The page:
The Role of a Municipal Engineer in a Post Infrastructure Bill America
Written by: Tonia Westphal, PE, LEED AP
What happens when you flush? It’s a fact that many of us do not (or choose not to) think about. Every day, 62.5 billion gallons of wastewater is treated by our wastewater treatment plants across the U.S. In addition to treatment plants, our wastewater infrastructure includes over 800,000 miles of public sewers. Recognizing that our centralized wastewater treatment plants and sanitary sewers are currently stressed by capacity and/or degradation, our systems are susceptible to Sanitary Sewer Overflows (SSOs). It doesn’t take a stretch of the imagination when you consider the impact SSO’s have on homes and communities.
According to the American Society of Civil Engineers (ASCE), more than 2,400 wastewater treatment plants have reached or exceeded their capacity to treat water, while the remaining 13,600 plants are operating at over 80% capacity and growing while they naturally approach the end of their useful life. Sanitary sewer and wastewater pipes have a limited lifespan as well and become prone to cracks and infiltration as they age.
Recently, the water infrastructure capital improvement gap was calculated at $81 billion.
The ASCE Report Card for the Nation’s Infrastructure, giving wastewater a grade of D+, one of the lowest scores of any infrastructure system. Yet, wastewater collection and treatment are only a few of the many infrastructure systems maintained by municipalities. ASCE’s overall report card scores a cumulative infrastructure grade of “C –” denoting that Nation’s infrastructure requires attention.
The Federal government’s recently passed Infrastructure Bill is intended to assist states and municipalities to rebuild our crumbling infrastructure. The availability of new funding is leading many utilities to explore new strategies to maximize the effectiveness of their capital improvement spending to address critical infrastructure needs.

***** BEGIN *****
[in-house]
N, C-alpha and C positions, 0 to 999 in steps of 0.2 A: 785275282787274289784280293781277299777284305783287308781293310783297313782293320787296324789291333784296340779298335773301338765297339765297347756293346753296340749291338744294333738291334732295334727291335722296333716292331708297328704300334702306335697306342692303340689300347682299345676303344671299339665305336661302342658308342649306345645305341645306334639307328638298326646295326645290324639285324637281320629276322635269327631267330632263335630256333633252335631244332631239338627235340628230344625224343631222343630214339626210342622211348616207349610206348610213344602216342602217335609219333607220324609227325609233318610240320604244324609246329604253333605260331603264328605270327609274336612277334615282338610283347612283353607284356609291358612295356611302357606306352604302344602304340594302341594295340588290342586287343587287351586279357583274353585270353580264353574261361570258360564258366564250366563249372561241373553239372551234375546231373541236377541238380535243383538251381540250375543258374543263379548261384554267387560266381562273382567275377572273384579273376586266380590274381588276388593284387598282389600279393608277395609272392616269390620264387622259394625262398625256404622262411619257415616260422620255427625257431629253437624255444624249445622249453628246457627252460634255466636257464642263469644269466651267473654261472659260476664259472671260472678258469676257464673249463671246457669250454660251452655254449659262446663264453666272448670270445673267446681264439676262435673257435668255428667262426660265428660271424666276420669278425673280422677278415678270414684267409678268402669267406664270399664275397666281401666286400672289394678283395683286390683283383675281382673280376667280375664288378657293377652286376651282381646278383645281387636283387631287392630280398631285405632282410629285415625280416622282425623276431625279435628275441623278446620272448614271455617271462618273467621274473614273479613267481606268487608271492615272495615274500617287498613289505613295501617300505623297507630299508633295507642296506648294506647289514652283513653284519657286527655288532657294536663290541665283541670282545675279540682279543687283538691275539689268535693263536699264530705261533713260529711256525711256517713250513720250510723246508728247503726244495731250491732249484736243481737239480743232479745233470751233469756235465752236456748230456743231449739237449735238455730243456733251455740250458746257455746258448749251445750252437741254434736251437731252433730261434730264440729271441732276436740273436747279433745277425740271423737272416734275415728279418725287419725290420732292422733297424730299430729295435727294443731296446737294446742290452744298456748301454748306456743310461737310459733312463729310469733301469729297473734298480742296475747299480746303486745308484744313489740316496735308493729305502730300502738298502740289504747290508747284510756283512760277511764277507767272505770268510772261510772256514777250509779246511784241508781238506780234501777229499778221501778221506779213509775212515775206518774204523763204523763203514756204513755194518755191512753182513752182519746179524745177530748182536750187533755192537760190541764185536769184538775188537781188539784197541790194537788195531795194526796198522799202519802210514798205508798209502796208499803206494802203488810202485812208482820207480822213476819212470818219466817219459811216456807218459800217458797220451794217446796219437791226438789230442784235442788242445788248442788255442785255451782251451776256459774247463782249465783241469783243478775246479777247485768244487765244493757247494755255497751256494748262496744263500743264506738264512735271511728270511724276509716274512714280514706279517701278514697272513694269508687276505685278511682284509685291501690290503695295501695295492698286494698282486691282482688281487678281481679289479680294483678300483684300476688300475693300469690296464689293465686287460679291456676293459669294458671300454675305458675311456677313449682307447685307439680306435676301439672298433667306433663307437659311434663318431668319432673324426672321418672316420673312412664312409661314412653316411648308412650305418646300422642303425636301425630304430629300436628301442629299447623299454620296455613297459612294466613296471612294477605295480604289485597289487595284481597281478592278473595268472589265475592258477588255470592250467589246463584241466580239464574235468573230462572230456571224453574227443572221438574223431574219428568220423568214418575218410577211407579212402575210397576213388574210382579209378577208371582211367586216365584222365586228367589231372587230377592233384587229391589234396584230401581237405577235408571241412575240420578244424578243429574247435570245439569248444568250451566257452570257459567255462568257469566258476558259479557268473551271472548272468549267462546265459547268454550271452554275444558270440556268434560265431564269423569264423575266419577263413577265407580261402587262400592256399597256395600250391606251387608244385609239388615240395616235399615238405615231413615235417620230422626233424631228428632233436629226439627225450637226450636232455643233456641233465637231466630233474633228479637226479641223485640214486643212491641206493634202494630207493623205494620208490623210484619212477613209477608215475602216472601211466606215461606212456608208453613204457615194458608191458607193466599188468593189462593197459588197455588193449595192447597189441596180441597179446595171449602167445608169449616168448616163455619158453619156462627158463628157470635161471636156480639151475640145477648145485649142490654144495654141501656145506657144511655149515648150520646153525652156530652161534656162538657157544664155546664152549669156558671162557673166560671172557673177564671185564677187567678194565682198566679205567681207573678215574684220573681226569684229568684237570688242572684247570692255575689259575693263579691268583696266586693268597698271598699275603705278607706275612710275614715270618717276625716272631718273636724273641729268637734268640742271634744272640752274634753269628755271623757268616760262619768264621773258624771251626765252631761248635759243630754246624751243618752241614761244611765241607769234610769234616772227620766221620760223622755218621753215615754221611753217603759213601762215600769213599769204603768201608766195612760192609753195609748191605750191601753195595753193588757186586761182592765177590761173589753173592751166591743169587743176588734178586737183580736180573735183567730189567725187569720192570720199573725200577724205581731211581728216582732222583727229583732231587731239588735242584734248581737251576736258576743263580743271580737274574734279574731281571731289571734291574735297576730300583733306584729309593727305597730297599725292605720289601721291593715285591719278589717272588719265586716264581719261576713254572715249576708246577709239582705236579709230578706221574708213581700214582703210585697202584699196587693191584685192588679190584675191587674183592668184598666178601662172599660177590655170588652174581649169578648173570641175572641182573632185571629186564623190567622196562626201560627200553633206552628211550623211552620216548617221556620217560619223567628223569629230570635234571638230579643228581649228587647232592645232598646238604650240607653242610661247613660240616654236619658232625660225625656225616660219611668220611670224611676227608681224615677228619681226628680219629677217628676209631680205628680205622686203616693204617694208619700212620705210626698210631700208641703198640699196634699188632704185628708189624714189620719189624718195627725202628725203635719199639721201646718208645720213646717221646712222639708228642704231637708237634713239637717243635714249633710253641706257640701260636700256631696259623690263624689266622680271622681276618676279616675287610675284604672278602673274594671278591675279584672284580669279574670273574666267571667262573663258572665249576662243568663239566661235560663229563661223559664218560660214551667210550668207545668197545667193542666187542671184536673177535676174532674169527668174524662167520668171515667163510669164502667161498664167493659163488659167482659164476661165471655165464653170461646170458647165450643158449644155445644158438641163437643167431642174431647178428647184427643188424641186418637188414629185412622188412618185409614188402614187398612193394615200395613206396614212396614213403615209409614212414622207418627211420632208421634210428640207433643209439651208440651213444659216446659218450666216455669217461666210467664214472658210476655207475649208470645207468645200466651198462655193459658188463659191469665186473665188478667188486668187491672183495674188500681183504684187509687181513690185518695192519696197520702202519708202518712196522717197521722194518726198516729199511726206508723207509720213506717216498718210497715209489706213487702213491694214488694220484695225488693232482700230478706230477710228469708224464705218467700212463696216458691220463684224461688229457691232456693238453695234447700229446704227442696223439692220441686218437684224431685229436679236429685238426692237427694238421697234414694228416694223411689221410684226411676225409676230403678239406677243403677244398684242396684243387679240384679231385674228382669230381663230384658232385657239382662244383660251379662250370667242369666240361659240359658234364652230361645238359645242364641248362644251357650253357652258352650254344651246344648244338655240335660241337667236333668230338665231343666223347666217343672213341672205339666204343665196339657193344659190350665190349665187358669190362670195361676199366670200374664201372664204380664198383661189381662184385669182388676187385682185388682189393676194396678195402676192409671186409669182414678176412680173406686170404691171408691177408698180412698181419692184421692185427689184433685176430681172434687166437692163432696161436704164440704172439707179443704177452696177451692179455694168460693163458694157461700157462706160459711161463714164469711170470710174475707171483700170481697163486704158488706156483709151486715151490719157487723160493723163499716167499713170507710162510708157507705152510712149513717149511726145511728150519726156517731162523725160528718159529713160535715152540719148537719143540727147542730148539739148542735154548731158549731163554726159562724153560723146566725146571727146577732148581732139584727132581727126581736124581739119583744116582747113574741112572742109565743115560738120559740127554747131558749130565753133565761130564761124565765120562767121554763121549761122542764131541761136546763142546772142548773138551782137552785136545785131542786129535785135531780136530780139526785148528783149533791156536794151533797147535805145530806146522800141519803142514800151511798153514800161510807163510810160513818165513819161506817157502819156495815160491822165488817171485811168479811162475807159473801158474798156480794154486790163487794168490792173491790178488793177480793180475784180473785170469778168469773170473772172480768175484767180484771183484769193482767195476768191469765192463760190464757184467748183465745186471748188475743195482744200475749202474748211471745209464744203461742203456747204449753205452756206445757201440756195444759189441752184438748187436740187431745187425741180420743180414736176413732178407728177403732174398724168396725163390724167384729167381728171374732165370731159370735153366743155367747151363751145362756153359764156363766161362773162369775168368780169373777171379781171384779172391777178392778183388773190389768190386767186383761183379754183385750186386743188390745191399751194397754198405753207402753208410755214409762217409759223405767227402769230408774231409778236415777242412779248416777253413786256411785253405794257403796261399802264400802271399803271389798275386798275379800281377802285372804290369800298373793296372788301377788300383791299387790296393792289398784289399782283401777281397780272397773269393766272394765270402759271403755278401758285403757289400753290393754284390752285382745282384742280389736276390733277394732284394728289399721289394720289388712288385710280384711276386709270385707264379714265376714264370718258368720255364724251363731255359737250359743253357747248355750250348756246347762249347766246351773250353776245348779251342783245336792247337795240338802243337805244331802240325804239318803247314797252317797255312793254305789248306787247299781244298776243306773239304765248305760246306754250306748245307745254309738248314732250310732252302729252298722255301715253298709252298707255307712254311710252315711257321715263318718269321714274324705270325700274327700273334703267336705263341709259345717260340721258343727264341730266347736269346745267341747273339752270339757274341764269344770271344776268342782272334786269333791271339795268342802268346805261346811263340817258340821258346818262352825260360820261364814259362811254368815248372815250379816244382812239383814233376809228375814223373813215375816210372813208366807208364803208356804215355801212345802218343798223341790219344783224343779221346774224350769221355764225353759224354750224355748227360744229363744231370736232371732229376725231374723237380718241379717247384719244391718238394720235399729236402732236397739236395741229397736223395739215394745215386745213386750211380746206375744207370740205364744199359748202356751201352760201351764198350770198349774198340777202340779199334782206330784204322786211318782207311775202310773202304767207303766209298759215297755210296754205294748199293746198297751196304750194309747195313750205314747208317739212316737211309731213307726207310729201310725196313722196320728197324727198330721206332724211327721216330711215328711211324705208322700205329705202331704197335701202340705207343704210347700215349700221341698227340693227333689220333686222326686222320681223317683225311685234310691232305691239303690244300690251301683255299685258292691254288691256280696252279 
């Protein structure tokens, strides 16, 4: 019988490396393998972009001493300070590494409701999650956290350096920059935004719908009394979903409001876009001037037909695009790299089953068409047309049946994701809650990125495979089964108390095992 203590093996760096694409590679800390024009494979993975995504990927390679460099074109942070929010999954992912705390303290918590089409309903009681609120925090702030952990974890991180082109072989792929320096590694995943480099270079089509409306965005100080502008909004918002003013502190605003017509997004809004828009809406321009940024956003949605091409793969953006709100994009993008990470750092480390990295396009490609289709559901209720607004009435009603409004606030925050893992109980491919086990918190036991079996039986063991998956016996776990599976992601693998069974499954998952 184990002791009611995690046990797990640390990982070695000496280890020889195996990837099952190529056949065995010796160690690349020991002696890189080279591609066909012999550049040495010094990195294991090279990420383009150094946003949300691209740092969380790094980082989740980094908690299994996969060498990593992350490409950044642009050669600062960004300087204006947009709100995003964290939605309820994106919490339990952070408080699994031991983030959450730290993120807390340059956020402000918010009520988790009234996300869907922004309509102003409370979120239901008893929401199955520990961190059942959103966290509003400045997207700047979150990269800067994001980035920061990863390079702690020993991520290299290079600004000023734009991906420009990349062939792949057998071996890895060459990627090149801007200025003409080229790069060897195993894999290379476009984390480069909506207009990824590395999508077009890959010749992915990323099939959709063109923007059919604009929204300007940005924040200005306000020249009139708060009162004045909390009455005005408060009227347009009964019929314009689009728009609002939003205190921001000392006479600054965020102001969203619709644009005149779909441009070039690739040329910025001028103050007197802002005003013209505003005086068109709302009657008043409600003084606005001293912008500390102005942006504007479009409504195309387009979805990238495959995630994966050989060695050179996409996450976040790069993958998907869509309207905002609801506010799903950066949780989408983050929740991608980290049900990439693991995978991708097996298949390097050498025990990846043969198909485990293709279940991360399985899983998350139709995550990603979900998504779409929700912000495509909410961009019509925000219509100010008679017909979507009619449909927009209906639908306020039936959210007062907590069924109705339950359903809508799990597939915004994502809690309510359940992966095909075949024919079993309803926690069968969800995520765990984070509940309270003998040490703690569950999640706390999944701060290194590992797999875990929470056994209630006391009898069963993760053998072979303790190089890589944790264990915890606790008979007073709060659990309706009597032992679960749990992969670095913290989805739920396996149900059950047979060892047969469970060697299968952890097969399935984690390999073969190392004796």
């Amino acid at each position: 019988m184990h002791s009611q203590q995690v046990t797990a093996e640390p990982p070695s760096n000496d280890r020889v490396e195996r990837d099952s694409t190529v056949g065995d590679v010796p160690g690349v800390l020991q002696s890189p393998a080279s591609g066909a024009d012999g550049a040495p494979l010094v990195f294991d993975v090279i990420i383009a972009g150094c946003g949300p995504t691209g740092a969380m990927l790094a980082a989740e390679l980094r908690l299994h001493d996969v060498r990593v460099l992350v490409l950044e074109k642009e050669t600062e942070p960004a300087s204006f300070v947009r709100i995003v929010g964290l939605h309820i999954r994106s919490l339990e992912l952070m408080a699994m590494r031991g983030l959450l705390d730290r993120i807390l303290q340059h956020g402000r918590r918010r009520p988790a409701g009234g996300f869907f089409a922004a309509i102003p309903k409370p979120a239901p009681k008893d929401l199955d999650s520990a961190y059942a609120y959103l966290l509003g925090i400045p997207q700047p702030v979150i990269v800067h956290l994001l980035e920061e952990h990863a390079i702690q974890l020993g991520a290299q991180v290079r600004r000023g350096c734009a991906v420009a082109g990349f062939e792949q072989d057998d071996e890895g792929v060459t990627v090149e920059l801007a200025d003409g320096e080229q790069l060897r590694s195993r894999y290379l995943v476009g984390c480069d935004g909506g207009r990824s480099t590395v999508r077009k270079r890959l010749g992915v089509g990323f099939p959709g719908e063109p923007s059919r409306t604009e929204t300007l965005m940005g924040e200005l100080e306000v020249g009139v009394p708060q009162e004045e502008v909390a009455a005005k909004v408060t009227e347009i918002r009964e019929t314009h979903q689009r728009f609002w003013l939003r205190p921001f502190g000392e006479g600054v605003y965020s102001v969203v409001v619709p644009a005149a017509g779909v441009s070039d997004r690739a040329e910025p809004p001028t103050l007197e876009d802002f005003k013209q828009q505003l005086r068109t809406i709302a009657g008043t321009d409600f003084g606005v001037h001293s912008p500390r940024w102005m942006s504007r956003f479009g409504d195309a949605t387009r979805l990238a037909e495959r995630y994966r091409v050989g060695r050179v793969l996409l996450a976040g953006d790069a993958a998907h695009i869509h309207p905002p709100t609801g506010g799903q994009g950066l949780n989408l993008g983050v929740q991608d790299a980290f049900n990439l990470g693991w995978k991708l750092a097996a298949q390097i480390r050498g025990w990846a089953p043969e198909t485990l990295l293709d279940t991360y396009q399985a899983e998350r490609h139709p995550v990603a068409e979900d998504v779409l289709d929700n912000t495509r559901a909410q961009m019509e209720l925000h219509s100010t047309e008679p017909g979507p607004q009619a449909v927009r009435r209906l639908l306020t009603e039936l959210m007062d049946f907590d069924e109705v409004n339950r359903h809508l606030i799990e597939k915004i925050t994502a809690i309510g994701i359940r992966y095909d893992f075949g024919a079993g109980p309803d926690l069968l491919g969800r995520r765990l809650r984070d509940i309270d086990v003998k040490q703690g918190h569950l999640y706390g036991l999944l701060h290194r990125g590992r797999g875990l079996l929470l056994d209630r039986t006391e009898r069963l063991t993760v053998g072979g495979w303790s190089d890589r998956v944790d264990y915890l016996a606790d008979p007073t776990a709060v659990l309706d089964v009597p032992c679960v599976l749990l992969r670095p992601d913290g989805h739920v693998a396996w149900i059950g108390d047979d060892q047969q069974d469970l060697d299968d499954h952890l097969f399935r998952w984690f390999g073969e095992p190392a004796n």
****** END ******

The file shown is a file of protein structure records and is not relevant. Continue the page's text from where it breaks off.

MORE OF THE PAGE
There’s Never Been a Better Time to Complete Infrastructure Projects
Prior to rehabilitating public infrastructure, we encourage communities to be thoughtful about the cost-to-benefit of replacing in-kind versus spending more time defining the problem, determining real needs, and evaluating solutions. Municipalities may find it easy to be pessimistic about needing to find a solution to the most obvious infrastructure deficiencies, but in reality, we’re currently experiencing unprecedented levels of support for infrastructure improvement and funding. This is the perfect time to recognize opportunities to implement a more holistic approach to capital improvement planning, leading to system changes that will benefit the entire community for the long haul.
Holistic Municipal Engineering
Considerations Prioritizing Goals